Case in point. This is exactly where I'm at now. I've come to understand some of what the DAW can do, but every time I open it, I think, "OK, great. How do I actually create the music to edit?"

Command-click or right-click. Everywhere. ;)

In Logic, later, you'll have to set the pencil tool as the right-click behavior.

Yeah, that's where the googly-eyed sensation in my OP comes from. I've got GarageBand and Logic, maybe I will put the latter on hold and try to make something decent with the first one first.

Spend a month or two just toying with the program. Write songs, then mix songs, and always take the time to try something new. Take backups, then toy around.

...and make sure to have fun with it. :D

Link to comment
Share on other sites

Rule 1: (straight from the Buddha) - Do not believe in anything simply because you have heard it. Do not believe in anything simply because it is spoken and rumored by many. Do not believe in anything simply because it is found written in your religious books. Do not believe in anything merely on the authority of your teachers and elders. Do not believe in traditions because they have been handed down for many generations. But after observation and analysis, when you find that anything agrees with reason and is conducive to the good and benefit of one and all, then accept it and live up to it.

Rule 2: There are rules. There are no rules.

There are no rules because nobody's holding a gun to your head when you're working, saying he'll pull the trigger when you do something wrong or out of bounds or anything that's not recommended.

There are rules because mankind has been making music for millennia, and using recording gear for several decates. By now we've got a reasonably good idea of what works and what doesn't. Don't reinvent the wheel, but take every chance to study it and think of how you could improve it, and keep yourself asking why someone does something in such a way.

Rule 3: MIDI is not audio. MIDI is to audio as sheet music is to a CD - one tells you what you should play, but not how it sounds; the other tells you what it sounds like, but not how you should play it.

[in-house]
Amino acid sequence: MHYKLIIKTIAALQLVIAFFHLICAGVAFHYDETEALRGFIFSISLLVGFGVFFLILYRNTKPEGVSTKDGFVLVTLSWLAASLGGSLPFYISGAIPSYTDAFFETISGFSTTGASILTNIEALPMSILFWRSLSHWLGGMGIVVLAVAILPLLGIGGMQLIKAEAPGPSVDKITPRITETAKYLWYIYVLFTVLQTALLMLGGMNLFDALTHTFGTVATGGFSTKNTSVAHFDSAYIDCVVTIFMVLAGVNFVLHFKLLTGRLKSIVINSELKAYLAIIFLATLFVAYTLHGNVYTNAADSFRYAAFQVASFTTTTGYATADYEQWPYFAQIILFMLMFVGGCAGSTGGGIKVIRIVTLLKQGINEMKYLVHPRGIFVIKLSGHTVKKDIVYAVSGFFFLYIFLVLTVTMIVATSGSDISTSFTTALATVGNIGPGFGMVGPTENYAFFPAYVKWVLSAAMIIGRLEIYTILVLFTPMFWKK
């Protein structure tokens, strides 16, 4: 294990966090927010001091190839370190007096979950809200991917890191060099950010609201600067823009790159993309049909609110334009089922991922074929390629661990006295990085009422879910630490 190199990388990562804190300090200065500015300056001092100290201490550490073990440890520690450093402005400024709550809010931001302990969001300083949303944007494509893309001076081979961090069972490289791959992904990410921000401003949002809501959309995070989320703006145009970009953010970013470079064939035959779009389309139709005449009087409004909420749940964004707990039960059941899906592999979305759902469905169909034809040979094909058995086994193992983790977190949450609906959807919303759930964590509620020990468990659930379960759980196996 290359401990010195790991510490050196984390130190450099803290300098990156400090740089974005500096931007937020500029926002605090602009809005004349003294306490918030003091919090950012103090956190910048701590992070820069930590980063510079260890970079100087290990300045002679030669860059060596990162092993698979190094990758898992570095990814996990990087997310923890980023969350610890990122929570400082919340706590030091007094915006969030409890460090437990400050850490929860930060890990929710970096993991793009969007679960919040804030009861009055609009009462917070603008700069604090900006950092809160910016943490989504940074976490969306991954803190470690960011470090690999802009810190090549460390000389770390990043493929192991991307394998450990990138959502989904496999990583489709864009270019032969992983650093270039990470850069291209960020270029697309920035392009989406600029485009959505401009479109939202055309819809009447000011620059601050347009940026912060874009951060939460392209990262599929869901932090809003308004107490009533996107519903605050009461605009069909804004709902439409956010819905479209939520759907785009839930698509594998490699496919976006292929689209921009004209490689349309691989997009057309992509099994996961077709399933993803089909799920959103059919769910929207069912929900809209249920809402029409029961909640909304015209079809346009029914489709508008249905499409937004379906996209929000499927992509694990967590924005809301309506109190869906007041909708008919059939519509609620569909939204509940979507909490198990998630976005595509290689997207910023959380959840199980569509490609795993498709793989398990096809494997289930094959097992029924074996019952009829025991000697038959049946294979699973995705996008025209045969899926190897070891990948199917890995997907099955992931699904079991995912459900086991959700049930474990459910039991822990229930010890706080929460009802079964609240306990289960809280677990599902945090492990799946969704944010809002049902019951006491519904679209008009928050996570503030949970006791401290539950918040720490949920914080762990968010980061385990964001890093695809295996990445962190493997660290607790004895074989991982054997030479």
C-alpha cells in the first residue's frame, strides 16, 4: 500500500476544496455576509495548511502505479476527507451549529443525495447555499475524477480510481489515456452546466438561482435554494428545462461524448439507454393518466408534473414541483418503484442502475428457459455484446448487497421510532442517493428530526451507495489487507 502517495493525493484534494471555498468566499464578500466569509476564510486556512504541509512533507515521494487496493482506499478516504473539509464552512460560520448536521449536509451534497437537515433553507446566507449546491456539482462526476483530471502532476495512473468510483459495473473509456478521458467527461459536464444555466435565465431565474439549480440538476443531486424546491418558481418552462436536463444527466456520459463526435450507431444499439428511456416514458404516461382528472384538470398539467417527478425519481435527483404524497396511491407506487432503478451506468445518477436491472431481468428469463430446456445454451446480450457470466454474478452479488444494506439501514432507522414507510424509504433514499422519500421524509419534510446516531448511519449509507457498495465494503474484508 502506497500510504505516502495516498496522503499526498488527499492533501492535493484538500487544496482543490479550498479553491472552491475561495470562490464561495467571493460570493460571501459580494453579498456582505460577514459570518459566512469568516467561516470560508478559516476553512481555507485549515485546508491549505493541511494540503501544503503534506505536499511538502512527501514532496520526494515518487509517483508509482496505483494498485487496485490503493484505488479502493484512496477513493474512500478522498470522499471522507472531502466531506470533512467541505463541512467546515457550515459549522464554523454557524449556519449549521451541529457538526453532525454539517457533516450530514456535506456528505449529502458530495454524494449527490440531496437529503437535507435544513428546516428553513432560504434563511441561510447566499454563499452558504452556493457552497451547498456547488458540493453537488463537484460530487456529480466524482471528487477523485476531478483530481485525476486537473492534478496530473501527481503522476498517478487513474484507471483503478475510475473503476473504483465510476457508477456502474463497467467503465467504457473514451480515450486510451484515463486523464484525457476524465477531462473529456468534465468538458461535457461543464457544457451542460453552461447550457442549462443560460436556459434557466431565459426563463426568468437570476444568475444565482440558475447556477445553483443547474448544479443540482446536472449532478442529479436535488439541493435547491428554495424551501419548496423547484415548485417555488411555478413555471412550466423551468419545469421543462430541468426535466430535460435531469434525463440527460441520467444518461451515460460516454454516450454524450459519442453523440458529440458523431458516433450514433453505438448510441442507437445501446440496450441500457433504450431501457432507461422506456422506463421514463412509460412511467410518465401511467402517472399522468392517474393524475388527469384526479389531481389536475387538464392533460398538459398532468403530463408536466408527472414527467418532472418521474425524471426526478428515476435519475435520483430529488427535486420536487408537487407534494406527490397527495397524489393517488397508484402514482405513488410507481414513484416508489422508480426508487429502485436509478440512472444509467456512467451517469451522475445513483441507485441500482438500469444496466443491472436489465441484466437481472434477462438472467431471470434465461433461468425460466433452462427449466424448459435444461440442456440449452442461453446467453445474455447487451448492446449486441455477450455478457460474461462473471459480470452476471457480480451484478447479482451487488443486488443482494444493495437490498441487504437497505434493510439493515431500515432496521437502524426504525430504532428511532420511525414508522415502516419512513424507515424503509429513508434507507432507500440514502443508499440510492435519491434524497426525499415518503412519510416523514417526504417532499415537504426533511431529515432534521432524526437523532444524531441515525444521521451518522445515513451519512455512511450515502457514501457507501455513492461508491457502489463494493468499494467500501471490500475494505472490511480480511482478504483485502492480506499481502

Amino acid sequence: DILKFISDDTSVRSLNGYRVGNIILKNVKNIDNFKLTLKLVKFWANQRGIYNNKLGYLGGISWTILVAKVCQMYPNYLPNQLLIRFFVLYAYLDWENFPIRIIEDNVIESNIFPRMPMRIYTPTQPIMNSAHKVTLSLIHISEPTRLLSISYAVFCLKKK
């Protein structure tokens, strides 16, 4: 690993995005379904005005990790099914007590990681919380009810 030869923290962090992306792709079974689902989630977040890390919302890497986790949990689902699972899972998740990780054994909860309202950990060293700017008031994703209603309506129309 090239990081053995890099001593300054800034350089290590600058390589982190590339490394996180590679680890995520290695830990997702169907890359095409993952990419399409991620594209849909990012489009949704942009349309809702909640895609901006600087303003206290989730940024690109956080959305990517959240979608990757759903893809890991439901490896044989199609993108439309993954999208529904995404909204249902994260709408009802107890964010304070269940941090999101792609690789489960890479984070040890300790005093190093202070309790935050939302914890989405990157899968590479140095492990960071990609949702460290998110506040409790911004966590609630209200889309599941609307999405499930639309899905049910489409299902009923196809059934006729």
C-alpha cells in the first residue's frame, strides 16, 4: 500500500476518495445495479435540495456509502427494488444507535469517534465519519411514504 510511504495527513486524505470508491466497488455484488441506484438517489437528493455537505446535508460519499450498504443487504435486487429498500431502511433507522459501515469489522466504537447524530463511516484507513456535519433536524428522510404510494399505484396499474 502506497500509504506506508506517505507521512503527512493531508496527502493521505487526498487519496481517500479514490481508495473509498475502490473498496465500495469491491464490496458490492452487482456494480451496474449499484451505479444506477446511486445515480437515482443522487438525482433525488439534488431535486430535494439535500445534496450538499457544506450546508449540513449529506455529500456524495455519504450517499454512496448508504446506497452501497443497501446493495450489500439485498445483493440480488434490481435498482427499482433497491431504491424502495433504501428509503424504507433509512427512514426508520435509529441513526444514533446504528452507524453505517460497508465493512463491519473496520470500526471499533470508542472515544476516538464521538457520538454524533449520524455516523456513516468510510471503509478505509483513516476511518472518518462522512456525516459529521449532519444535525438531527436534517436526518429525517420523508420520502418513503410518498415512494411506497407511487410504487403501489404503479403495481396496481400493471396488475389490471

Rule 4: Use anything that does the job. Constrained art can be fun; constrained thinking isn't.

Rule 5: If it sounds good, it is good. We'll tell you if it doesn't sound good, and we'll be merciless.

Rule 6: Tell a story, go into a direction. While pop is about boy meets girl or vice-versa, abstract techno may be about a sunset or avalanche. Ambient has direction and a theme, too. Electronic music without direction isn't fun to listen to.

Rule 7: Buying the same synth as your favorite remixer/DJ/artist won't guarantee anything. More gear never made anyone a better composer or player. Learn how to play; learn the scales and the chords, because it means you'll write your ideas with far more ease.

Rule 8: Each sequencer has its own philosophy. If you feel a piece of software is not cooperating with you (when you have an idea of what you want to do and know the steps), switch.

Rule 9: "Professional" means that you're making money with it, nothing less, nothing more.

Rule 10: Re-learning a piece of software from scratch after you've switched may take up to 3-6 months if you've been using the previous software for a year or 2. Right now you still have all the choice.

Rule 11: Plugins have knobs. They're meant to be used; if the sound you're looking for is not in the presets, roll your own. If you don't know what the text on the label means; doesn't matter, just memorize and learn by rote what its effect is. If it doesn't do anything, it depends on something else.

Rule 12: A DAW consists of a computer, software, a controller and an audio interface. Picking all these depends on your budget, so if we know that, we can recommend something.

Rule 13: Writing 10 tracks and getting 1 gem in the rubble is better than writing 1 song that's 90% rubble.

Rule 14: Memorize. Google. Wiki. Look up any word you don't know. Don't be afraid to make mistakes; don't be afraid to screw it up, and don't be afraid to spend an hour messing with something; you'll emerge wiser from it. Experiment, but don't experiment randomly; write down your findings and systematically try to find out what things do.